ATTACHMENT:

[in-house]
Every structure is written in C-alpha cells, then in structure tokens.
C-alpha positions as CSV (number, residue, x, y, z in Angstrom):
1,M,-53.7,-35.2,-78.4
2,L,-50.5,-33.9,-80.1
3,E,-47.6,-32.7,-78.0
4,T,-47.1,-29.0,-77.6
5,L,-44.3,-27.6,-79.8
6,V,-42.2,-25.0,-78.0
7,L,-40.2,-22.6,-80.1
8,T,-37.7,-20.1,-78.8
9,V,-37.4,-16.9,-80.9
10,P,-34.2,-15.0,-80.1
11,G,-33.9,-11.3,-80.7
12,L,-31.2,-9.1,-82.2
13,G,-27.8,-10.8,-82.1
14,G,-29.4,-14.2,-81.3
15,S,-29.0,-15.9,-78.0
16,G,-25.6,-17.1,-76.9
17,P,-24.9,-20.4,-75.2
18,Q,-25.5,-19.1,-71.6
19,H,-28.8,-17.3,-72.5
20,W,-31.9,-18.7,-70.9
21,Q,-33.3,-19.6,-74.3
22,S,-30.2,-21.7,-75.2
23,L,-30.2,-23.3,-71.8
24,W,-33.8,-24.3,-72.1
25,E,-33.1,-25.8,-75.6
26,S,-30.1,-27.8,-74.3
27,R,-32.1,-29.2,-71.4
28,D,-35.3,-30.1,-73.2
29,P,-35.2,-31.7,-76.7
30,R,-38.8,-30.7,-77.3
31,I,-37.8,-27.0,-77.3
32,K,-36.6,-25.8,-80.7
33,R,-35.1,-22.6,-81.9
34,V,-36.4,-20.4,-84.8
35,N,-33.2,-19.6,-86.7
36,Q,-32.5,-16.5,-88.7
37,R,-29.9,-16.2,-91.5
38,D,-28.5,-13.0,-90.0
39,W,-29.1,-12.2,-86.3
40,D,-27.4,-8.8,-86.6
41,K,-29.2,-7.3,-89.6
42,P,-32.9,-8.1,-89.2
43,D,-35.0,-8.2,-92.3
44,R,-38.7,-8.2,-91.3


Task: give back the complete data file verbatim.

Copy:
[in-house]
Every structure is written in C-alpha cells, then in structure tokens.
C-alpha positions as CSV (number, residue, x, y, z in Angstrom):
1,M,-53.7,-35.2,-78.4
2,L,-50.5,-33.9,-80.1
3,E,-47.6,-32.7,-78.0
4,T,-47.1,-29.0,-77.6
5,L,-44.3,-27.6,-79.8
6,V,-42.2,-25.0,-78.0
7,L,-40.2,-22.6,-80.1
8,T,-37.7,-20.1,-78.8
9,V,-37.4,-16.9,-80.9
10,P,-34.2,-15.0,-80.1
11,G,-33.9,-11.3,-80.7
12,L,-31.2,-9.1,-82.2
13,G,-27.8,-10.8,-82.1
14,G,-29.4,-14.2,-81.3
15,S,-29.0,-15.9,-78.0
16,G,-25.6,-17.1,-76.9
17,P,-24.9,-20.4,-75.2
18,Q,-25.5,-19.1,-71.6
19,H,-28.8,-17.3,-72.5
20,W,-31.9,-18.7,-70.9
21,Q,-33.3,-19.6,-74.3
22,S,-30.2,-21.7,-75.2
23,L,-30.2,-23.3,-71.8
24,W,-33.8,-24.3,-72.1
25,E,-33.1,-25.8,-75.6
26,S,-30.1,-27.8,-74.3
27,R,-32.1,-29.2,-71.4
28,D,-35.3,-30.1,-73.2
29,P,-35.2,-31.7,-76.7
30,R,-38.8,-30.7,-77.3
31,I,-37.8,-27.0,-77.3
32,K,-36.6,-25.8,-80.7
33,R,-35.1,-22.6,-81.9
34,V,-36.4,-20.4,-84.8
35,N,-33.2,-19.6,-86.7
36,Q,-32.5,-16.5,-88.7
37,R,-29.9,-16.2,-91.5
38,D,-28.5,-13.0,-90.0
39,W,-29.1,-12.2,-86.3
40,D,-27.4,-8.8,-86.6
41,K,-29.2,-7.3,-89.6
42,P,-32.9,-8.1,-89.2
43,D,-35.0,-8.2,-92.3
44,R,-38.7,-8.2,-91.3